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I've bought a 1TB external hard drive and after formatting the entire drive in ext4 Nautilus says there are 934.3 GB of free space. enter image description here

I've also tested formatting the drive in XFS, and in this case there are 999.7 GB of free space.enter image description here

Why more than 60 GB are missing from free space with ext4 and not with XFS ?

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2 Answers

EXT3/EXT4 filesystems take 5% of partition size for security etc. (e.g. in "non free disk space disk" cause).

If it isn't root partition, You could change this 5% to e.g. 1% by doing:

sudo tune2fs -m 1 /dev/sda3

where you should change sda3 to your partition.

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This space is not lost, by the way -- it is reserved for a single user, typically root. This is useful for example if you have a single partition and one user downloads the Internet (filling up the disk), system services can still write log files and audit information, keeping the system at least functional enough so an administrator can log in and examine the situation. For disks that will never contain anything relevant to the system, it is certainly acceptable to set this reservation to 0%. –  Simon Richter Jul 26 '12 at 16:05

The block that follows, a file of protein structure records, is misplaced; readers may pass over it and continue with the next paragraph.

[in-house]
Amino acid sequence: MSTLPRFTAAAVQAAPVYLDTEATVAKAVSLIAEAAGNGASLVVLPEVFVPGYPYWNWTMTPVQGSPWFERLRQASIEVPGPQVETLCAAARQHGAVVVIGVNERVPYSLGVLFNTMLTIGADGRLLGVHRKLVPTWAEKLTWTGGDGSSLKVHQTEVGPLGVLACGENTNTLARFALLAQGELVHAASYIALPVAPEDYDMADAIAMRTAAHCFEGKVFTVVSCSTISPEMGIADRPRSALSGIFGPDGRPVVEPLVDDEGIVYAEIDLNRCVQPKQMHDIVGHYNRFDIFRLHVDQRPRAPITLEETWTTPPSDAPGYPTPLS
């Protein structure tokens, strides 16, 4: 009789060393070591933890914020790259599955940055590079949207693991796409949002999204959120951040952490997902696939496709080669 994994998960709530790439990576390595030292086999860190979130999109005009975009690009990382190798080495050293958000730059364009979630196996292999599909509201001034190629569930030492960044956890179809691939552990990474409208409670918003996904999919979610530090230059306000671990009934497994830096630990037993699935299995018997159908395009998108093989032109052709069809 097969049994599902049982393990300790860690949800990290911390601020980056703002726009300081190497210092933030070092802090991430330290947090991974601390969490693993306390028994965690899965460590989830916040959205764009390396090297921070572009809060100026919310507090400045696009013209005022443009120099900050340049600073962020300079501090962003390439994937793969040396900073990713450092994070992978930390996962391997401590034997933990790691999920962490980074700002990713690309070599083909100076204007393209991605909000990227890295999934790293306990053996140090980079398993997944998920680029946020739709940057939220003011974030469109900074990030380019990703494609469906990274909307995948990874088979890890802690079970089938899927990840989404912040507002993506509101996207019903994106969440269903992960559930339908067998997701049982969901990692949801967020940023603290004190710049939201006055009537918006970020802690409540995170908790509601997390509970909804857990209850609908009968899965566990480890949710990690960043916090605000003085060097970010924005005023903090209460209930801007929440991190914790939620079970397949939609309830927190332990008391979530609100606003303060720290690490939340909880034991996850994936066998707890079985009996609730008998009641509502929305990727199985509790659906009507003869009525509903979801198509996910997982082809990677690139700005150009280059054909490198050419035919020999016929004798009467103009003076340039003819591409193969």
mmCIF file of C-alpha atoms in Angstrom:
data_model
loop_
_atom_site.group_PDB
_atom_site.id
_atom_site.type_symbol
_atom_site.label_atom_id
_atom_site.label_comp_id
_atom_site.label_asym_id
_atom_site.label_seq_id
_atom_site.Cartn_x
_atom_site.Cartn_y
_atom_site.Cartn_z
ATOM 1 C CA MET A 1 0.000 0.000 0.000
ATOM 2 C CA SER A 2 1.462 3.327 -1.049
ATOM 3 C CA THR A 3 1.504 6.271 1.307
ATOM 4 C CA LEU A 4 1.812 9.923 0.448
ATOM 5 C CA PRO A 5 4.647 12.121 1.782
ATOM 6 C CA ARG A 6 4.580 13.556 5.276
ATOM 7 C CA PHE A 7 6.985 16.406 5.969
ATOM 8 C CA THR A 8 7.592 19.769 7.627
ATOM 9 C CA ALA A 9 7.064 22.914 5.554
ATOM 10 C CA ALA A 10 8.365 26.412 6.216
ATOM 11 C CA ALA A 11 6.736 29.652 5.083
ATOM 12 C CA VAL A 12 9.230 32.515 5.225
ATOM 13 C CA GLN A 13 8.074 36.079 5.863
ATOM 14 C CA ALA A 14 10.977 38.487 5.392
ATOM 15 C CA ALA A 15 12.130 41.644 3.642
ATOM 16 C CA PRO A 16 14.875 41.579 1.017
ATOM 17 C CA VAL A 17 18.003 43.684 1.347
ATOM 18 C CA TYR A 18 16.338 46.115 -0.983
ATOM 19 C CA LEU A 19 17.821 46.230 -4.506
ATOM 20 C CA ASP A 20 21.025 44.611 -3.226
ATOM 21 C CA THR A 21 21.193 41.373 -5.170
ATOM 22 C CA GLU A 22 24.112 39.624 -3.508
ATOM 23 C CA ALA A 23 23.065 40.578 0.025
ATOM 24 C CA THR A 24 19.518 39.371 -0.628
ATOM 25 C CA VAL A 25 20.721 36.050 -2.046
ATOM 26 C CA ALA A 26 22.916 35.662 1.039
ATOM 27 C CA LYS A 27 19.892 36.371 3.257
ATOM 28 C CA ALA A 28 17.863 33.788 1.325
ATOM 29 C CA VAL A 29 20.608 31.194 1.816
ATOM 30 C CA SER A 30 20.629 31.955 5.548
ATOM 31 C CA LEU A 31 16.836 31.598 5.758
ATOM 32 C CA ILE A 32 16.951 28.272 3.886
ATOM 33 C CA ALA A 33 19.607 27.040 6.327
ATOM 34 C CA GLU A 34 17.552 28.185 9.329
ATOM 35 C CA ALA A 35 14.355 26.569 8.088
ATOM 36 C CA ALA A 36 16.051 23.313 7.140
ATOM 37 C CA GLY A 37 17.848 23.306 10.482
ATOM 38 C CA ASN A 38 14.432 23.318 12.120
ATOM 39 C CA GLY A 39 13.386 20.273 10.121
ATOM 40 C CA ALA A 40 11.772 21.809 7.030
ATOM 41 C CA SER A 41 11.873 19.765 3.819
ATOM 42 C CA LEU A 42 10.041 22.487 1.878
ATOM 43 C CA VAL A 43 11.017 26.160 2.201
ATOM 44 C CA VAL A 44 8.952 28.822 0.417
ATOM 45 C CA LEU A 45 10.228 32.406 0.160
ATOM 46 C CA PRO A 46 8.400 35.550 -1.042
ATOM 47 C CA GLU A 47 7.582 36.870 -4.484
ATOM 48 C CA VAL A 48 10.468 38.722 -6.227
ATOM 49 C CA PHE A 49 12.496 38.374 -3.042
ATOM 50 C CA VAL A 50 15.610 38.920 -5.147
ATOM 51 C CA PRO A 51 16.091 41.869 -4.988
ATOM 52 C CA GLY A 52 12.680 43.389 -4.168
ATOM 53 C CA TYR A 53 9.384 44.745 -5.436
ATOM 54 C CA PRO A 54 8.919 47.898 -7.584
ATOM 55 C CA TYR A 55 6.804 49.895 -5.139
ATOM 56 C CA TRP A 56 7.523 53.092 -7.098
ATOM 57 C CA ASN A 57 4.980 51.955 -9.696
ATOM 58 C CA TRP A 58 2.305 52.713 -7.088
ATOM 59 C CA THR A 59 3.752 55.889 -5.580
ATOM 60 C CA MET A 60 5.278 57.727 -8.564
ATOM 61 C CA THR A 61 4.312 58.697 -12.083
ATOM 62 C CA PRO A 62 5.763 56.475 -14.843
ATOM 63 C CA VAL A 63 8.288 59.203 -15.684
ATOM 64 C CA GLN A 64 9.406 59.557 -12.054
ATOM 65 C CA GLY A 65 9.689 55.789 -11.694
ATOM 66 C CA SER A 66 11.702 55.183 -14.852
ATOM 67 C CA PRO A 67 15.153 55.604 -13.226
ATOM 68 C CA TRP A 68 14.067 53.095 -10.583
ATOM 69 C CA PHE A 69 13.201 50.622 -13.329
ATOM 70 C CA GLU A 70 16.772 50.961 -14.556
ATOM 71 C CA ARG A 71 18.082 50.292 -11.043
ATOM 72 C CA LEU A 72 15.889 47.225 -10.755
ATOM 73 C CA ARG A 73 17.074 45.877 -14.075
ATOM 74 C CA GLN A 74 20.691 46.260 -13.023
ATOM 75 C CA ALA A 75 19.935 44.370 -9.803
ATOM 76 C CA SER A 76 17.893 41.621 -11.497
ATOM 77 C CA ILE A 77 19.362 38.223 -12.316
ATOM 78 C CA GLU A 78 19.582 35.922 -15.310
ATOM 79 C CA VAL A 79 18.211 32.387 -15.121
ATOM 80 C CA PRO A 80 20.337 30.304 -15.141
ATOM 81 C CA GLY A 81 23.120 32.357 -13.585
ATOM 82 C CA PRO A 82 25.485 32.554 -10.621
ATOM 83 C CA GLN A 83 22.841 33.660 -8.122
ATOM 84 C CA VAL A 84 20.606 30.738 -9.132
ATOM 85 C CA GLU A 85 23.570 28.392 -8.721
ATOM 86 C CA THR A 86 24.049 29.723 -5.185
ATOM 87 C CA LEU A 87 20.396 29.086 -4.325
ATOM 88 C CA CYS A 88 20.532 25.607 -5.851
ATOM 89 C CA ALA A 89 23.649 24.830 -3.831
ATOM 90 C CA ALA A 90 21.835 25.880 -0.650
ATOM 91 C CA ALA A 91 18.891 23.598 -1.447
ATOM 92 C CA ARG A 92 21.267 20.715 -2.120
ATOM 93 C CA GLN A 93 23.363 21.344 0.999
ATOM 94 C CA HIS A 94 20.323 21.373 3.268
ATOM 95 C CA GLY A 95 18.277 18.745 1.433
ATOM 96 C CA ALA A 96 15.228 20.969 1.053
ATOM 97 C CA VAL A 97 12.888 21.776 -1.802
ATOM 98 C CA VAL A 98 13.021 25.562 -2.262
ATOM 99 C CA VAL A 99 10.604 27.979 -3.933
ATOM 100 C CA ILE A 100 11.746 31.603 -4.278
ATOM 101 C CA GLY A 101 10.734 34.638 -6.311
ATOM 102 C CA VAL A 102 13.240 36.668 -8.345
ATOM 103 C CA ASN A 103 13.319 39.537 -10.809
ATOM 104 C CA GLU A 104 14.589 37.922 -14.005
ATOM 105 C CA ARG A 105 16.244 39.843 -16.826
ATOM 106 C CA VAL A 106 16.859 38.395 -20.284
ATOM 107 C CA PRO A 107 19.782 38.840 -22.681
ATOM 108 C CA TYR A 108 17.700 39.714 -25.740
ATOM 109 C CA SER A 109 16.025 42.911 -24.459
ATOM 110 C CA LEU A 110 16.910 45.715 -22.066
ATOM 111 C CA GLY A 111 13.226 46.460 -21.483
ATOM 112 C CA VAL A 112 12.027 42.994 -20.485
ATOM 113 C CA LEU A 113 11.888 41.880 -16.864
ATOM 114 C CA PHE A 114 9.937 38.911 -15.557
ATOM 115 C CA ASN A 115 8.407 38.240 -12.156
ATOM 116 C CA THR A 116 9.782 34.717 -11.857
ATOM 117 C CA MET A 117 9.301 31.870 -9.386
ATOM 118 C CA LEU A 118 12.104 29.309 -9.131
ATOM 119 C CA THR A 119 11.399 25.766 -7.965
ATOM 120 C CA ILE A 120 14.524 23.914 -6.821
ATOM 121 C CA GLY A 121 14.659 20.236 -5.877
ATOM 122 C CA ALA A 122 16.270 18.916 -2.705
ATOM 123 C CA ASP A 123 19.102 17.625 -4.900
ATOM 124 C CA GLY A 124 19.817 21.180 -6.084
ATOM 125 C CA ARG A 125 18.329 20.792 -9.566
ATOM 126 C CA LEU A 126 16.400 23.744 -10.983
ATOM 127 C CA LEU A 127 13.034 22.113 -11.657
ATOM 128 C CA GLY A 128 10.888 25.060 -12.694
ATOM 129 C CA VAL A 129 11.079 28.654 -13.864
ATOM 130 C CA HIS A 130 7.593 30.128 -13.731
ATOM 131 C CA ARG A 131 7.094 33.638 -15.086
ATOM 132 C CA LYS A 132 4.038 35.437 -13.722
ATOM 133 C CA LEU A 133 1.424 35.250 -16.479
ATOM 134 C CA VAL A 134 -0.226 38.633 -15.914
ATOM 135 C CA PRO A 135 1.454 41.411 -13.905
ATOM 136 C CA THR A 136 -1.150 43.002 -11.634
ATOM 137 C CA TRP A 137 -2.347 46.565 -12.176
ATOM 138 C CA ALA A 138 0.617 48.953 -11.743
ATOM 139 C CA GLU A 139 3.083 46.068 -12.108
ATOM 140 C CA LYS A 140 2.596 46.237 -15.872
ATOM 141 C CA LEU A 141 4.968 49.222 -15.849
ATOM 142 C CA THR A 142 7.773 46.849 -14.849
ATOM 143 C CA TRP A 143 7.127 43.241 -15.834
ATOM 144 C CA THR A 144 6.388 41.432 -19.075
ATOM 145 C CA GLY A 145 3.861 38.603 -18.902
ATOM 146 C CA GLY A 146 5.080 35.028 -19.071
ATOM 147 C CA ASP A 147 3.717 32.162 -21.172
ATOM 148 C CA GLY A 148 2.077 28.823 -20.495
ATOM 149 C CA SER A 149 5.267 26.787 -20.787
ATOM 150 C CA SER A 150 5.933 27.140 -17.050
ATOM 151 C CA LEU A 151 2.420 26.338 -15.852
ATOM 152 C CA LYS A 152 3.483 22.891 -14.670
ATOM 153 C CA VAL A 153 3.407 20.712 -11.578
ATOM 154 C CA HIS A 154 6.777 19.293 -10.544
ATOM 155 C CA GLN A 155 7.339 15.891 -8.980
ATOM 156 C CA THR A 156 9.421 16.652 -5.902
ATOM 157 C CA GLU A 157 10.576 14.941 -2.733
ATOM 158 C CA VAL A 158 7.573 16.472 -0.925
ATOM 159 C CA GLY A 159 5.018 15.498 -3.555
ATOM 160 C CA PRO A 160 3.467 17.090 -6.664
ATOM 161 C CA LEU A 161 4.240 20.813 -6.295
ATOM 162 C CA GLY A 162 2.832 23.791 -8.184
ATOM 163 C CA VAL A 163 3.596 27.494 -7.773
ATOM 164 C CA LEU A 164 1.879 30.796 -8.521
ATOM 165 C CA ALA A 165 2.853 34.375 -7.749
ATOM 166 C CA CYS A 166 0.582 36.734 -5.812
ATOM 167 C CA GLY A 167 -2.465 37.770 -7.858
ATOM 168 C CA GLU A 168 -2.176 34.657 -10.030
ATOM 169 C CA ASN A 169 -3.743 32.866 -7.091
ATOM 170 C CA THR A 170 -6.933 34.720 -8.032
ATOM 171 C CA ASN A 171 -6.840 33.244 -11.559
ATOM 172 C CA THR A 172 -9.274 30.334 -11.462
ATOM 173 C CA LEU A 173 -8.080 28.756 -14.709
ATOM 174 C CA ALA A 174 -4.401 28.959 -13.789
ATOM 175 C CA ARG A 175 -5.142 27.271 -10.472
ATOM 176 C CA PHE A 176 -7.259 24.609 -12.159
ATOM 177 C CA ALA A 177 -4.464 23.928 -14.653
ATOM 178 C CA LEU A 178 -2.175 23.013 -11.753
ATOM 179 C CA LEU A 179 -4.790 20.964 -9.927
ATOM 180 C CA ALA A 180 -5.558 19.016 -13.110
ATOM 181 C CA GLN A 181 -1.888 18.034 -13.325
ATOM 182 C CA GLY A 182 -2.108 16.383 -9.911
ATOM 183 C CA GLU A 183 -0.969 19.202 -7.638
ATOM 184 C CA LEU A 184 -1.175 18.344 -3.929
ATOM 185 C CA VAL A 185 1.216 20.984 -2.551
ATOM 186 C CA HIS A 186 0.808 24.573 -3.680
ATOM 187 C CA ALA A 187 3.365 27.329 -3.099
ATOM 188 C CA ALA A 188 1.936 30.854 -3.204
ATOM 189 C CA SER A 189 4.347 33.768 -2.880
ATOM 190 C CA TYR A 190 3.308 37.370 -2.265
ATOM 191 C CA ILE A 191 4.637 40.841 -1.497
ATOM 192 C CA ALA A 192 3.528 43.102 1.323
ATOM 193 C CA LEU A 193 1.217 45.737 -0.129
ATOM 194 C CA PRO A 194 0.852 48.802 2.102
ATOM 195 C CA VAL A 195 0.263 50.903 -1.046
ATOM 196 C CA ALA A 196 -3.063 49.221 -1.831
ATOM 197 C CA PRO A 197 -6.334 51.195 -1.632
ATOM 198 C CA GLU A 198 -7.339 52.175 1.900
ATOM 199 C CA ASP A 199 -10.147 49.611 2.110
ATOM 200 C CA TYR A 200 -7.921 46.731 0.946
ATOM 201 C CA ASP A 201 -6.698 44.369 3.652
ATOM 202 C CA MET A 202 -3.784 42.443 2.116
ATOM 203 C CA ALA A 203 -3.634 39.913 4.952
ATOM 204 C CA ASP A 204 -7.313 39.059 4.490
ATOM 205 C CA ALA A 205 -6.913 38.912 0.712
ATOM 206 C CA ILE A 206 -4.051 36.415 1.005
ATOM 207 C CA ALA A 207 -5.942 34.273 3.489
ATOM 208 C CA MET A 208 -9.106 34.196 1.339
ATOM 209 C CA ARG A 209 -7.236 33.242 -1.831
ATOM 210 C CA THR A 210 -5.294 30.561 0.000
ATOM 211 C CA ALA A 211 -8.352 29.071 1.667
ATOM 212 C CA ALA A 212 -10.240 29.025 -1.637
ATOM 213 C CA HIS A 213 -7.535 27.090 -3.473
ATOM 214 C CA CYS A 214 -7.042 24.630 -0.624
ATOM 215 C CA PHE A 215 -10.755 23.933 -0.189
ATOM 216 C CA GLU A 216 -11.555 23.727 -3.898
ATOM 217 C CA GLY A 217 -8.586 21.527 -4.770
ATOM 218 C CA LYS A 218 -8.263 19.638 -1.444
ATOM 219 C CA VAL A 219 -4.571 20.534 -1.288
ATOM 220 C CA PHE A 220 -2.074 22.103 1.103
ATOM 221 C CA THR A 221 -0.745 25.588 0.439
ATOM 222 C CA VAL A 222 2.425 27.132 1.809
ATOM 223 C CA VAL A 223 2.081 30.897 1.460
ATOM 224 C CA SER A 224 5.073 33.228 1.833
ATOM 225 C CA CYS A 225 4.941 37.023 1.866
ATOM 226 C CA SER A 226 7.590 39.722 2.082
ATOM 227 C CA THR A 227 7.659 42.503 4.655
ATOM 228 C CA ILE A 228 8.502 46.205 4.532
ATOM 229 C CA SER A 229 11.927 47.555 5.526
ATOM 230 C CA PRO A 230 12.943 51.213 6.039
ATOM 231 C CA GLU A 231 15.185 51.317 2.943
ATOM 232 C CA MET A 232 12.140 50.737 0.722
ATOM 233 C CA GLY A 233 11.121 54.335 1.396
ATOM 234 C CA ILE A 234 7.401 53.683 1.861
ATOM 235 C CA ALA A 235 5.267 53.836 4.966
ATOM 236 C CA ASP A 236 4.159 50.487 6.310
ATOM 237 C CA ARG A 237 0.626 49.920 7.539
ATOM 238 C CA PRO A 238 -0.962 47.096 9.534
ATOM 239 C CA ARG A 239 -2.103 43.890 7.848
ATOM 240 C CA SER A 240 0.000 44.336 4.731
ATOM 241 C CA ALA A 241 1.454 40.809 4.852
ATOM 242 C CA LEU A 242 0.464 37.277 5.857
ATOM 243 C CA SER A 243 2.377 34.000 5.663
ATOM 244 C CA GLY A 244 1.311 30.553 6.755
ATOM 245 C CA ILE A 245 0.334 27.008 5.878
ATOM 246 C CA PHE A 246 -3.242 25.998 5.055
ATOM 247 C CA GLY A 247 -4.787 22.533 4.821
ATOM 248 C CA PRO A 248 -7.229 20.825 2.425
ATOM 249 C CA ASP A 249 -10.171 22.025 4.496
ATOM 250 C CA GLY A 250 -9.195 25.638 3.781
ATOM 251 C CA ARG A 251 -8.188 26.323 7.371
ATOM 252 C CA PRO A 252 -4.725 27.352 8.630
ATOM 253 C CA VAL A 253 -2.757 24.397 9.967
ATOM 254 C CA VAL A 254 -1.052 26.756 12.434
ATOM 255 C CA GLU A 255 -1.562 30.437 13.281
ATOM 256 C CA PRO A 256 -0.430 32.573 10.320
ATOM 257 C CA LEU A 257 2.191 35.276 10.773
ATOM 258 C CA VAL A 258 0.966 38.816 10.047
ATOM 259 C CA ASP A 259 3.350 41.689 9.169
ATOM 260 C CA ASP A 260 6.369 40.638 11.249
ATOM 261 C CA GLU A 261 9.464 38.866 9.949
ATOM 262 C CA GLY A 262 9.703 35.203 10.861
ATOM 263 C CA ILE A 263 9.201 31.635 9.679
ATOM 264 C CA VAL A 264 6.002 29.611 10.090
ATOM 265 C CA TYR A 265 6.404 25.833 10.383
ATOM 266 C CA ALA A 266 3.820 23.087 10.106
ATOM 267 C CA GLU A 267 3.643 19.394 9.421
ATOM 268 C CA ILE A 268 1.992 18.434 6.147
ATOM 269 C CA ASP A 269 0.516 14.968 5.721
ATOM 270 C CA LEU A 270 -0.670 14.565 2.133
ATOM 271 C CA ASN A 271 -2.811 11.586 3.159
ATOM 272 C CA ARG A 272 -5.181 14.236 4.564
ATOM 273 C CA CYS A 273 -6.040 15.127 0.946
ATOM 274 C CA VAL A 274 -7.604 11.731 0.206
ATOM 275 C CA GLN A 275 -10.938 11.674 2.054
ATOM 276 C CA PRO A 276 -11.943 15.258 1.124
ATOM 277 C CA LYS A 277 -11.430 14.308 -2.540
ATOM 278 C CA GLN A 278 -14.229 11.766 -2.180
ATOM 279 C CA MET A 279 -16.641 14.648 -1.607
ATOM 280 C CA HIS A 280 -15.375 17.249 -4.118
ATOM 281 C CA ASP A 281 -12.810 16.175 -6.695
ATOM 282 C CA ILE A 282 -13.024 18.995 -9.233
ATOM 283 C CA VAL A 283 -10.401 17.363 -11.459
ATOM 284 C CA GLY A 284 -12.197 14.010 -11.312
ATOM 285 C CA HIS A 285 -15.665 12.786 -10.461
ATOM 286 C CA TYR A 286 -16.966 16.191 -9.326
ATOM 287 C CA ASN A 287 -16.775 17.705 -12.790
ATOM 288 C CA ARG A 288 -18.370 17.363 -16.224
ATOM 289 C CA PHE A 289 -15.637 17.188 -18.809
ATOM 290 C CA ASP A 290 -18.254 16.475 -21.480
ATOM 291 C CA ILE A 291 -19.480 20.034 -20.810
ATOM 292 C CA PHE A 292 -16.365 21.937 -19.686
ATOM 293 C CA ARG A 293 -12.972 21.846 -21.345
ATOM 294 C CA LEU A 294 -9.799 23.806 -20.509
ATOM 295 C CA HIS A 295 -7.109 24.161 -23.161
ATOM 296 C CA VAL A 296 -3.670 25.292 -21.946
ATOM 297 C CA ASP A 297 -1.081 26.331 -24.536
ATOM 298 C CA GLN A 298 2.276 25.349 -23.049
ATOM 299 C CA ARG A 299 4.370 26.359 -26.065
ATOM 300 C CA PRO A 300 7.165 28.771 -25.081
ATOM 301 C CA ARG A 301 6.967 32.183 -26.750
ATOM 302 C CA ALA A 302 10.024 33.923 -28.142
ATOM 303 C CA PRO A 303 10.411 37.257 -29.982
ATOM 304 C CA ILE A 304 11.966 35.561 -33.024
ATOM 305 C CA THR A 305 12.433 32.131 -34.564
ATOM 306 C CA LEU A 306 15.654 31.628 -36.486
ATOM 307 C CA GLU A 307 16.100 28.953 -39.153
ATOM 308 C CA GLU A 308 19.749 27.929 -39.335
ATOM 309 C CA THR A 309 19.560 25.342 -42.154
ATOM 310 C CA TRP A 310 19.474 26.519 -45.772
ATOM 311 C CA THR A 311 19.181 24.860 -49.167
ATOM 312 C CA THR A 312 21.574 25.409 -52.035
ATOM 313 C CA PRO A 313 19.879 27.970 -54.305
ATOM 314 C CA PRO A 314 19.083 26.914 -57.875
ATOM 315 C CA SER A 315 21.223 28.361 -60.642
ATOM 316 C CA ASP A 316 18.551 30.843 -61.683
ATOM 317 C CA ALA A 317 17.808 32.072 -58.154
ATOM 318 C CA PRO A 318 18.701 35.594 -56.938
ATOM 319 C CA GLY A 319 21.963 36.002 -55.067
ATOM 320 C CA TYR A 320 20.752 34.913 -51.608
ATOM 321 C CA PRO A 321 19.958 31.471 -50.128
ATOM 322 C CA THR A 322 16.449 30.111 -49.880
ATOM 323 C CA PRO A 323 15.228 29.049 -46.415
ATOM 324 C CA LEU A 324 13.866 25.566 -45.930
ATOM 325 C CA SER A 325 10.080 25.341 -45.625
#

"If it isn't root partition"- Actually, it WILL work for root partition, and mounted partitions. Thx –  Sepero Aug 17 '13 at 11:46
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XFS and Ext4 filesystems have something called journaling.

Taken from Wikipedia:

A journaling file system is a file system that keeps track of the changes that will be made in a journal (usually a circular log in a dedicated area of the file system) before committing them to the main file system. In the event of a system crash or power failure, such file systems are quicker to bring back online and less likely to become corrupted.

The difference from both of them is that the maximum size for a XFS journal is 128MB while in ext4 it can take several gigabytes from your hard disk but it can be turned off if you do not care much about data integrity.

In the end its up to you and will always play with a mix of size occupied, data integrity and speed (non journal filesystems tend to be faster than filesystems with journaling turned on).

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